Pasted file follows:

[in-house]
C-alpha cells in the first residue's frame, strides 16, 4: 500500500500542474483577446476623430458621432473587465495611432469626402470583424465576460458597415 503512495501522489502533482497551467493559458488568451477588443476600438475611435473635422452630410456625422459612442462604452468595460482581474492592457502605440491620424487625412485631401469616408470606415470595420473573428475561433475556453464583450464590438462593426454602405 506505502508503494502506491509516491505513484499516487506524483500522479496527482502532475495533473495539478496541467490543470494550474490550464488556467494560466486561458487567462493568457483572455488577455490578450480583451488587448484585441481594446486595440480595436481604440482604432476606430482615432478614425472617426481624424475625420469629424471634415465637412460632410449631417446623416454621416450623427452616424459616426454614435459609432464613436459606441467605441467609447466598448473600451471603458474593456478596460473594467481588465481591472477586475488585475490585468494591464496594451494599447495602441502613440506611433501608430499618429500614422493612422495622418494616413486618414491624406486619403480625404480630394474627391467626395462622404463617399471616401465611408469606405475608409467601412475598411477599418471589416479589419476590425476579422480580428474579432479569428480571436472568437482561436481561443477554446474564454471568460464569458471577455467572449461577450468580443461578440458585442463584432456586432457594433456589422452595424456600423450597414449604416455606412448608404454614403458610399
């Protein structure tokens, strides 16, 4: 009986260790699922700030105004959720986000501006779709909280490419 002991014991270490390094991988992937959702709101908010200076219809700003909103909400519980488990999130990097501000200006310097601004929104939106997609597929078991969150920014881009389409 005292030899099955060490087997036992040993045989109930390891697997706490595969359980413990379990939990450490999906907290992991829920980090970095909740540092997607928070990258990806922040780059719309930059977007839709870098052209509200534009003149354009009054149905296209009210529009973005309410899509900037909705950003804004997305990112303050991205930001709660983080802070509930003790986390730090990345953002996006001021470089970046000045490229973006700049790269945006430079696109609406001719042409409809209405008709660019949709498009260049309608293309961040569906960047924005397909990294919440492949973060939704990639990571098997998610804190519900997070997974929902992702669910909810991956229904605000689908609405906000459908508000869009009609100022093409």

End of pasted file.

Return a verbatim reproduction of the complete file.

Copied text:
[in-house]
C-alpha cells in the first residue's frame, strides 16, 4: 500500500500542474483577446476623430458621432473587465495611432469626402470583424465576460458597415 503512495501522489502533482497551467493559458488568451477588443476600438475611435473635422452630410456625422459612442462604452468595460482581474492592457502605440491620424487625412485631401469616408470606415470595420473573428475561433475556453464583450464590438462593426454602405 506505502508503494502506491509516491505513484499516487506524483500522479496527482502532475495533473495539478496541467490543470494550474490550464488556467494560466486561458487567462493568457483572455488577455490578450480583451488587448484585441481594446486595440480595436481604440482604432476606430482615432478614425472617426481624424475625420469629424471634415465637412460632410449631417446623416454621416450623427452616424459616426454614435459609432464613436459606441467605441467609447466598448473600451471603458474593456478596460473594467481588465481591472477586475488585475490585468494591464496594451494599447495602441502613440506611433501608430499618429500614422493612422495622418494616413486618414491624406486619403480625404480630394474627391467626395462622404463617399471616401465611408469606405475608409467601412475598411477599418471589416479589419476590425476579422480580428474579432479569428480571436472568437482561436481561443477554446474564454471568460464569458471577455467572449461577450468580443461578440458585442463584432456586432457594433456589422452595424456600423450597414449604416455606412448608404454614403458610399
């Protein structure tokens, strides 16, 4: 009986260790699922700030105004959720986000501006779709909280490419 002991014991270490390094991988992937959702709101908010200076219809700003909103909400519980488990999130990097501000200006310097601004929104939106997609597929078991969150920014881009389409 005292030899099955060490087997036992040993045989109930390891697997706490595969359980413990379990939990450490999906907290992991829920980090970095909740540092997607928070990258990806922040780059719309930059977007839709870098052209509200534009003149354009009054149905296209009210529009973005309410899509900037909705950003804004997305990112303050991205930001709660983080802070509930003790986390730090990345953002996006001021470089970046000045490229973006700049790269945006430079696109609406001719042409409809209405008709660019949709498009260049309608293309961040569906960047924005397909990294919440492949973060939704990639990571098997998610804190519900997070997974929902992702669910909810991956229904605000689908609405906000459908508000869009009609100022093409």